According to legend, Faust set out into the forests around Wittenberg at sundown, where he intended to summon an infernal spirit and make a pact to acquire riches and supernatural powers. He cast a magick circle at a crossroads, inscribing arcane sigils deep into the night until the circle was completed. He then began a conjuration that caused a great storm with howling winds and lightning flashing in the darkness as the infernal powers attempted to resist the magician's Will. Yet Faust's Will finally triumphed, and the ritual concluded with the summoning of the infernal spirit Mephistopheles (said to be the Devil himself in some versions of the legend). Faust and the spirit then entered into a pact, both parties agreeing that Faust would be given "certain years to live in health and pleasure, and when such years were expired, that then Faustus should be fetched away." 

Having acquired his occult powers, Faust began to wander throughout Germany. He was reputed to travel with several supernatural familiars, including a demon horse and a dog which would sometimes transform into a servant. Numerous Faust legends involve the Magician using sorcery and the power of illusion to play mischievous tricks or to defraud innkeepers, peasants, and other persons. Faust and Agrippa were both notorious for paying innkeepers with bewitched coins, and in another legend Faust was said to have caused a herd of pigs to transform into bundles of straw. While many Faust legends are highly improbable, many of his impressive feats can in fact be reproduced using hypnosis, while others can be imitated using various forms of stage magic and sleight-of-hand.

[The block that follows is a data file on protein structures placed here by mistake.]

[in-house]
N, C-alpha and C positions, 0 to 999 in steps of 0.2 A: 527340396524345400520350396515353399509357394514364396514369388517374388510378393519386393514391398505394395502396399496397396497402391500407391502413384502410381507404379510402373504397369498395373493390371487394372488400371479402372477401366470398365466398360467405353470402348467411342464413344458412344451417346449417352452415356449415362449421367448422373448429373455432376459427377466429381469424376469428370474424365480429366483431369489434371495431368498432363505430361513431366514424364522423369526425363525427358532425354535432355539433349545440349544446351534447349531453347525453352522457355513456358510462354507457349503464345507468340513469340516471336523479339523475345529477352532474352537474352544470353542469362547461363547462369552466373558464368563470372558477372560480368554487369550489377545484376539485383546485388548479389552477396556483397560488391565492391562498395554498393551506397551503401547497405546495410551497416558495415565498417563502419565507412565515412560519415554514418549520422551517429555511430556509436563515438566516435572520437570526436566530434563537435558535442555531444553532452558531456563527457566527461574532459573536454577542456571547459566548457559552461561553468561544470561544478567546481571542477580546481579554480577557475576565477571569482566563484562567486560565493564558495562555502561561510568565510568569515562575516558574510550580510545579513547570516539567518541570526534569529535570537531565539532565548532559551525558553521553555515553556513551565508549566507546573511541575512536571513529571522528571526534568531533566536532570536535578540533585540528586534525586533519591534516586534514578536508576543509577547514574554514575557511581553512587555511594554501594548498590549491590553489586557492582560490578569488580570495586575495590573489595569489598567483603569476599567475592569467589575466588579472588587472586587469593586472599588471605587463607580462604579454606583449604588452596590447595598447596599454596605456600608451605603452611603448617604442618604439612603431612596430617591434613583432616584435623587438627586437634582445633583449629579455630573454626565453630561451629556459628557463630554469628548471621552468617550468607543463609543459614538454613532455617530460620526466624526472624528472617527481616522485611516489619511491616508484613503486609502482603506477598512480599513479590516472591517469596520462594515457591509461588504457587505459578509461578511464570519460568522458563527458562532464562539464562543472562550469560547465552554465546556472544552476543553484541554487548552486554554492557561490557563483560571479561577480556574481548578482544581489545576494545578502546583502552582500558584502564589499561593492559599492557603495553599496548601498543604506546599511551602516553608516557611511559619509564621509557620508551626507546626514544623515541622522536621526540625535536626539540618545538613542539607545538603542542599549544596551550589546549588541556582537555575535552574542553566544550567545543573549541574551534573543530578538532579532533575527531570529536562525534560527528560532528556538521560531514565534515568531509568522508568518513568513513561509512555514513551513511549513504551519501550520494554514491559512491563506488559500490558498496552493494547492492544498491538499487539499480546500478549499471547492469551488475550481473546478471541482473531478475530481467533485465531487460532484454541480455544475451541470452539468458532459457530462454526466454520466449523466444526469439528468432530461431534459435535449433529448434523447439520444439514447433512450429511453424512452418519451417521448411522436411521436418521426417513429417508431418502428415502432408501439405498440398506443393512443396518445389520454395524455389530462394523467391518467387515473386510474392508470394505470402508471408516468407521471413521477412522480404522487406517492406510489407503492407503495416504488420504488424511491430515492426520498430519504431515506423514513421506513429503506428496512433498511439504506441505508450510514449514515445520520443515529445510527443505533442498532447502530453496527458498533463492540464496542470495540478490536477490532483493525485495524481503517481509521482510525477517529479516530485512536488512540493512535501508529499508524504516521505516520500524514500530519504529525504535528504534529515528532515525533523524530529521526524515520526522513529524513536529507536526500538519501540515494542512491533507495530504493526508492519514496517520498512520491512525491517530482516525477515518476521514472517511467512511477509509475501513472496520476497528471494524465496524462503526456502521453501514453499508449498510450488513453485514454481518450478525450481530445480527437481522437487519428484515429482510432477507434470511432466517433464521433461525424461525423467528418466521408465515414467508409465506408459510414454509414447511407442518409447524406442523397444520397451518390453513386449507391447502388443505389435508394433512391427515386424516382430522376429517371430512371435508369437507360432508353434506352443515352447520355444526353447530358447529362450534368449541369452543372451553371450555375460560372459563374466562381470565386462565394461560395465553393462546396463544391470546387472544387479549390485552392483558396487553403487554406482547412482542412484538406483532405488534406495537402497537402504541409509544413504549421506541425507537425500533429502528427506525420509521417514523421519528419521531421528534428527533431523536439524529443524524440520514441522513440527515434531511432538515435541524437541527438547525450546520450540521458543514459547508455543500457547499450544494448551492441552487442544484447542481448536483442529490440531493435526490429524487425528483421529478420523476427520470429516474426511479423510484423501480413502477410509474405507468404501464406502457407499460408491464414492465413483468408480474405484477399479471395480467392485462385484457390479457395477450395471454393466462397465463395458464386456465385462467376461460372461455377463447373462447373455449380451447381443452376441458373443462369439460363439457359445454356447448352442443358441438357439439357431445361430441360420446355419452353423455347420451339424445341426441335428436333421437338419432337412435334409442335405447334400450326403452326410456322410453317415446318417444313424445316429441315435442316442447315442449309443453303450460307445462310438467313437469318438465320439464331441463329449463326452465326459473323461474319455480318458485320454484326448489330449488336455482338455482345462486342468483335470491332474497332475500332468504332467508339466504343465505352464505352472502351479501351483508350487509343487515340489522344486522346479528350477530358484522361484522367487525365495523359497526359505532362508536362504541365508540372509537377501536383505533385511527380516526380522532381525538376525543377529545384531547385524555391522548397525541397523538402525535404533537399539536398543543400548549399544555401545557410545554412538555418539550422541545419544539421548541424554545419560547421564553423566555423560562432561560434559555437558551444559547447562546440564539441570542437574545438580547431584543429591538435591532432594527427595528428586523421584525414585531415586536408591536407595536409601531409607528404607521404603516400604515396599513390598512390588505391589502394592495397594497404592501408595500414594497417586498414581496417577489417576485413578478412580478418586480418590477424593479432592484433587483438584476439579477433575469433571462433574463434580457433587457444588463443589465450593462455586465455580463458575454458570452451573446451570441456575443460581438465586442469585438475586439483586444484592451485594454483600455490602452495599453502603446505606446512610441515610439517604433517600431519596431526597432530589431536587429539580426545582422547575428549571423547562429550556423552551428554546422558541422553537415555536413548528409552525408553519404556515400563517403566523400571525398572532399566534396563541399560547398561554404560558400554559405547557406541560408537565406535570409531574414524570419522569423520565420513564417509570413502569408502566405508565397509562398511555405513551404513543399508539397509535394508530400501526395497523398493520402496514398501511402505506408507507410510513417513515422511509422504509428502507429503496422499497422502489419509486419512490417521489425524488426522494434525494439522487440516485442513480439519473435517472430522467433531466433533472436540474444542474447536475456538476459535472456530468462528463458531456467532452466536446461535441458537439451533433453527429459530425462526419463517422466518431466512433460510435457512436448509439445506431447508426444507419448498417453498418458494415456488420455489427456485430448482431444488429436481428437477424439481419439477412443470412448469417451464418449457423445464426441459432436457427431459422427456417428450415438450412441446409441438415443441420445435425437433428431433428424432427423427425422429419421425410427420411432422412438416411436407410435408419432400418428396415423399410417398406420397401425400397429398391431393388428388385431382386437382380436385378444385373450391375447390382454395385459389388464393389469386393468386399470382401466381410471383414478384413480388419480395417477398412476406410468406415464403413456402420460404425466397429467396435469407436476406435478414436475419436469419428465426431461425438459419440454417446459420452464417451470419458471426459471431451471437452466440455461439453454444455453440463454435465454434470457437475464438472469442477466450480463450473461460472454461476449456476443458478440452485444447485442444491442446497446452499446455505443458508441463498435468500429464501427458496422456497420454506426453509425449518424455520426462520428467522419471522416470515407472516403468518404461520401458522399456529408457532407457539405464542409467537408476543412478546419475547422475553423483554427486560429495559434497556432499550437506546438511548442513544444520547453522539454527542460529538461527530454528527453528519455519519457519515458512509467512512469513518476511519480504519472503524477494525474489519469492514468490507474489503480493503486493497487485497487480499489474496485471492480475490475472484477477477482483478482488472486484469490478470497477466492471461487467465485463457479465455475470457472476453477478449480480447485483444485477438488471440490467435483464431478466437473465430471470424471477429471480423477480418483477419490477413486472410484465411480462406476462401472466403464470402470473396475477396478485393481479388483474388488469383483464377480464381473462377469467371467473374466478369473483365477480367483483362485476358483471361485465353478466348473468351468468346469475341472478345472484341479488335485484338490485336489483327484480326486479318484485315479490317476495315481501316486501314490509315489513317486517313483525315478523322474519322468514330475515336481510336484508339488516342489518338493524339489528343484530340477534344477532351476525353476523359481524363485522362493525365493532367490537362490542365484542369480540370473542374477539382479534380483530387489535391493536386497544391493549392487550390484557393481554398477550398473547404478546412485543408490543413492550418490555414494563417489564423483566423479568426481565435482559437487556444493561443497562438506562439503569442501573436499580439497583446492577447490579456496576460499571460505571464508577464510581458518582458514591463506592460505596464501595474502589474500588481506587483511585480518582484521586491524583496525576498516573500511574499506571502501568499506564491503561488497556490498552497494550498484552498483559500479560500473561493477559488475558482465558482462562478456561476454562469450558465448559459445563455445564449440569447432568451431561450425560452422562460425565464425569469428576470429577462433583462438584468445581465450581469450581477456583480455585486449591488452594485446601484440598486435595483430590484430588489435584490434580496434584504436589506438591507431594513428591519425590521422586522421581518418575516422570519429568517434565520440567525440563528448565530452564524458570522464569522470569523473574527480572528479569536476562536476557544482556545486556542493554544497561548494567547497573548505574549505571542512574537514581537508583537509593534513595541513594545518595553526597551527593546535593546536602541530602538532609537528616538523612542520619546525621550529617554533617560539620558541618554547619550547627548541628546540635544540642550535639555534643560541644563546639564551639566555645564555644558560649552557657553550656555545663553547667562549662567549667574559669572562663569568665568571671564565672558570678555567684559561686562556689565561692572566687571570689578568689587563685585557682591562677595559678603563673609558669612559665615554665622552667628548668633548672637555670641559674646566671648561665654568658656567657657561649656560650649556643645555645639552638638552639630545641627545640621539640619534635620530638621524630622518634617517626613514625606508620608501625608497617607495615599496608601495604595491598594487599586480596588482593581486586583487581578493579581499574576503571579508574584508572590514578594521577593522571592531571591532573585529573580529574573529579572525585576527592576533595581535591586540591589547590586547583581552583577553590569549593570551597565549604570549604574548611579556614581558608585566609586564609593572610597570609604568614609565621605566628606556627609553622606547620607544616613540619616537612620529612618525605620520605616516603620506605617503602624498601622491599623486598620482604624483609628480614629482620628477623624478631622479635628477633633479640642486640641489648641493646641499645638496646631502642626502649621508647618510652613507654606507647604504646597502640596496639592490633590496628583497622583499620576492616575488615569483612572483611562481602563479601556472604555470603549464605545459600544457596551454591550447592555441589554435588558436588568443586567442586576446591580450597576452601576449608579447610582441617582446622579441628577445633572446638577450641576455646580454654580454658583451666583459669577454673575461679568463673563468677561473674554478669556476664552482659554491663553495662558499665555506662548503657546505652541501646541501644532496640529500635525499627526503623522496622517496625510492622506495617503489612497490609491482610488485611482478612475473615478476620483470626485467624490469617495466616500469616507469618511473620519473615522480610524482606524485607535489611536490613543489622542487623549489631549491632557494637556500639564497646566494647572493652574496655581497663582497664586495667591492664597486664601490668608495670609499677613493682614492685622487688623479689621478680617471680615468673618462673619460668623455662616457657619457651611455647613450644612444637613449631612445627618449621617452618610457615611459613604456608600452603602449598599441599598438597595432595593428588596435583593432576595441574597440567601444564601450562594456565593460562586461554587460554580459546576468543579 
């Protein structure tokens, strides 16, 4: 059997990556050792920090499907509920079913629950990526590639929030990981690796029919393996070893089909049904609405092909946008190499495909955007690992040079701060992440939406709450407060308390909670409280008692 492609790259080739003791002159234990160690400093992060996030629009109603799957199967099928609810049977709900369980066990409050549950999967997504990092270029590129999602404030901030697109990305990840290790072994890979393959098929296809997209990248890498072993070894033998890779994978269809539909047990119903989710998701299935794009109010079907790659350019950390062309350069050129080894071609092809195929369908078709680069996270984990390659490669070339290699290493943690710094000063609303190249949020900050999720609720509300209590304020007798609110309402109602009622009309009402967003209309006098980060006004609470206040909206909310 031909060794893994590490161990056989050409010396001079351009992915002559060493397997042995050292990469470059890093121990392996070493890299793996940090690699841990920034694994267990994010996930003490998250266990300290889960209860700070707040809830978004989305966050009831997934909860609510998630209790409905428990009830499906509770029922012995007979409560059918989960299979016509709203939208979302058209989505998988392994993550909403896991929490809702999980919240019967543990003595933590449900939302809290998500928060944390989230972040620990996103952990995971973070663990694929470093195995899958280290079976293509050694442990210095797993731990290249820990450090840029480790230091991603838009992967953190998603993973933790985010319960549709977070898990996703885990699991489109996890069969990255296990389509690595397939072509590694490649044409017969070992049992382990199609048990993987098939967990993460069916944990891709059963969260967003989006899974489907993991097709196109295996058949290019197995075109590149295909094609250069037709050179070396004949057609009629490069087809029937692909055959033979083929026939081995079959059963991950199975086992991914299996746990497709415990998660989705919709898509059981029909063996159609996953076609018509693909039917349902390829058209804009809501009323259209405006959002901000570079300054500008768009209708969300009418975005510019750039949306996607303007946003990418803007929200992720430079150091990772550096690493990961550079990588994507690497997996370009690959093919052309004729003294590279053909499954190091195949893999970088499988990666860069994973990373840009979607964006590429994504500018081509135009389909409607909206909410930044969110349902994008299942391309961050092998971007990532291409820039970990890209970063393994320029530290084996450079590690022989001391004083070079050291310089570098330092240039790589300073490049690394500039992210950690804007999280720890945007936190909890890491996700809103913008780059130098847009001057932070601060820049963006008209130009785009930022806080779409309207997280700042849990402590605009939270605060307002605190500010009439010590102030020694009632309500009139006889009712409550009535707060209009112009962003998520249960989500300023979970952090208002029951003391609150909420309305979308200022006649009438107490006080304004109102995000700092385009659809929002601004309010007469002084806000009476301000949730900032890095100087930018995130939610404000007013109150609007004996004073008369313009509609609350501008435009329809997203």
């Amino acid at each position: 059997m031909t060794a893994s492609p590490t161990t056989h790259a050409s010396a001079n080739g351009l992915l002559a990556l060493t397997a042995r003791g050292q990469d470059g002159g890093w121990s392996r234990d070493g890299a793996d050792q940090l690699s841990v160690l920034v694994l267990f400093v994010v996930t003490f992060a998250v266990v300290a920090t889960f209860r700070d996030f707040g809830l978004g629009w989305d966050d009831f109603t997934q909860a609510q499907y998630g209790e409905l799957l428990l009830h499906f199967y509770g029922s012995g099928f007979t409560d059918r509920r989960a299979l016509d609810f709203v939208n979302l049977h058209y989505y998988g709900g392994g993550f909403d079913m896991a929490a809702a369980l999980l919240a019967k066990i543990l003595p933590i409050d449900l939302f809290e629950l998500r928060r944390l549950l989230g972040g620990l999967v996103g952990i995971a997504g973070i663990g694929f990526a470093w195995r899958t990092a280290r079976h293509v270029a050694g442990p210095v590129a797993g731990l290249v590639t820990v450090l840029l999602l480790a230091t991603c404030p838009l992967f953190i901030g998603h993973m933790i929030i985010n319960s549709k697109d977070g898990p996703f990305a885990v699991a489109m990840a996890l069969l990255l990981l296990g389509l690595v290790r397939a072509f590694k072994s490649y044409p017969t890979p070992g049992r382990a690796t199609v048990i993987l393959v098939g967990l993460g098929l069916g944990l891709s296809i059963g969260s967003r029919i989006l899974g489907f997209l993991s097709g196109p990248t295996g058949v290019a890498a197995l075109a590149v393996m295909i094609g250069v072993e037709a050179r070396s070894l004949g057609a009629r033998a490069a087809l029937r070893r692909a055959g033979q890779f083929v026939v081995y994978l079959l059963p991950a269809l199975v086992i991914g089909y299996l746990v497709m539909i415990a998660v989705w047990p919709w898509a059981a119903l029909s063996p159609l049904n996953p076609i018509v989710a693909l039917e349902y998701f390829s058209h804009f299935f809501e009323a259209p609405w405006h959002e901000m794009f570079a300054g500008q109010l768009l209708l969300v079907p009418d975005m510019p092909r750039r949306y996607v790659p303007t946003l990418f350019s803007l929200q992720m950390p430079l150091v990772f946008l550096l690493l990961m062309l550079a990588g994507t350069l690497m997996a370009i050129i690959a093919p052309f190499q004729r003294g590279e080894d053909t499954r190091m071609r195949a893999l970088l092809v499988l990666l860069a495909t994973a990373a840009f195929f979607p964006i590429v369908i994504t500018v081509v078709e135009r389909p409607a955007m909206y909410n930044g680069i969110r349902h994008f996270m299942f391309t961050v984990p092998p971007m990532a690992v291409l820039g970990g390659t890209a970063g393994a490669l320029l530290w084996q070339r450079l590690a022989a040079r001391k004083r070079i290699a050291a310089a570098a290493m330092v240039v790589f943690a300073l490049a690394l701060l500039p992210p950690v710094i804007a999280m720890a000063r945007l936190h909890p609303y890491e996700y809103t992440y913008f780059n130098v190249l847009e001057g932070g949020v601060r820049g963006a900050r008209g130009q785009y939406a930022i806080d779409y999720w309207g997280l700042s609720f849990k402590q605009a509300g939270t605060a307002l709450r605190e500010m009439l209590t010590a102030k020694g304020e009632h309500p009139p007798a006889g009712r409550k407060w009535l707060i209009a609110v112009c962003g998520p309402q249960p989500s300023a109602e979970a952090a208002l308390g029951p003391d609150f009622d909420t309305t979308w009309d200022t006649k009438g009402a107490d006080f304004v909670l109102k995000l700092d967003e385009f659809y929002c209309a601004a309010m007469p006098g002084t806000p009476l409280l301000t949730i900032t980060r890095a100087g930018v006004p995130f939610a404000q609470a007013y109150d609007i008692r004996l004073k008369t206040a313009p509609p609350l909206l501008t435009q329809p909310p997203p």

Whatever the true extent of his abilities, the real Johann Faust's antics caused him to be expelled from a number of towns during the course of his wanderings. He was driven out of Erfurt around 1513, and afterward he found sanctuary in monastery of Maulbronn. Here Faustus promised Abbot Entenfuß of Evisheim an abundance of alchemically produced gold. The Abbot, who had a fondness for extravagant spending, accepted Faust's offer and enlisted him as an alchemist. According to this account, Faust successfully produced either gold (or some substance that looked convincingly like gold to be exchanged as such) and the operation was deemed a success. Despite this, Entenfuß was dismissed from the post of abbot shortly after this time in 1518, quite possibly due to his financial excesses. 

Later in his wanderings Faust was at Boxberg Castle as a guest of the von Rosenbergs, and his stay at Boxberg gave rise to several famous legends. In the first, Faust was walking in the Castle grounds with the nobles on a frost-bitten winter day, when he caused an enchanted winter garden to appear. The sun began shining down as a result of the enchantment, melting the snows, causing violets to grow and causing trees to blossom and bear fruit, to the delight of the nobles. He was also said to have summoned a ghostly carriage driven by black horses, and attended by demonic spirits which bore him to a banquet at a nearby town with supernatural speed. 

Despite his reputation as a diabolist and blasphemer, Faust was later enlisted as an astrologer by Georg III Schenk von Limpurg, the Bishop of Bamberg, who was actively involved in the Church's brutal suppression of magick. The Bishop himself had decreed that those caught practicing magick would be tortured and burned to death— yet despite Faust's having been condemned as a necromancer, the Bishop's accounting records show that Faust was received as an honored guest to provide astrological forecasts: "Ten gulden given and presented to honour Doctor Faustus, philosopher, who made for my Lord a nativity of judicium. Paid on the Sunday after Scholastica's by order of his reverence." A similarly contradictory position toward occult practices was held by Faust's enemy Trithemius, who lambasted divinatory astrologers as a group, saying that demons cooperated with practitioners, and that the astrologer or diviner was "an imitator and disciple of the Devil." Meanwhile, Trithemius himself practiced astrology and divination, having composed an astrological history of the world for Maximilian I, and attributed a riding accident to the influence of Saturn.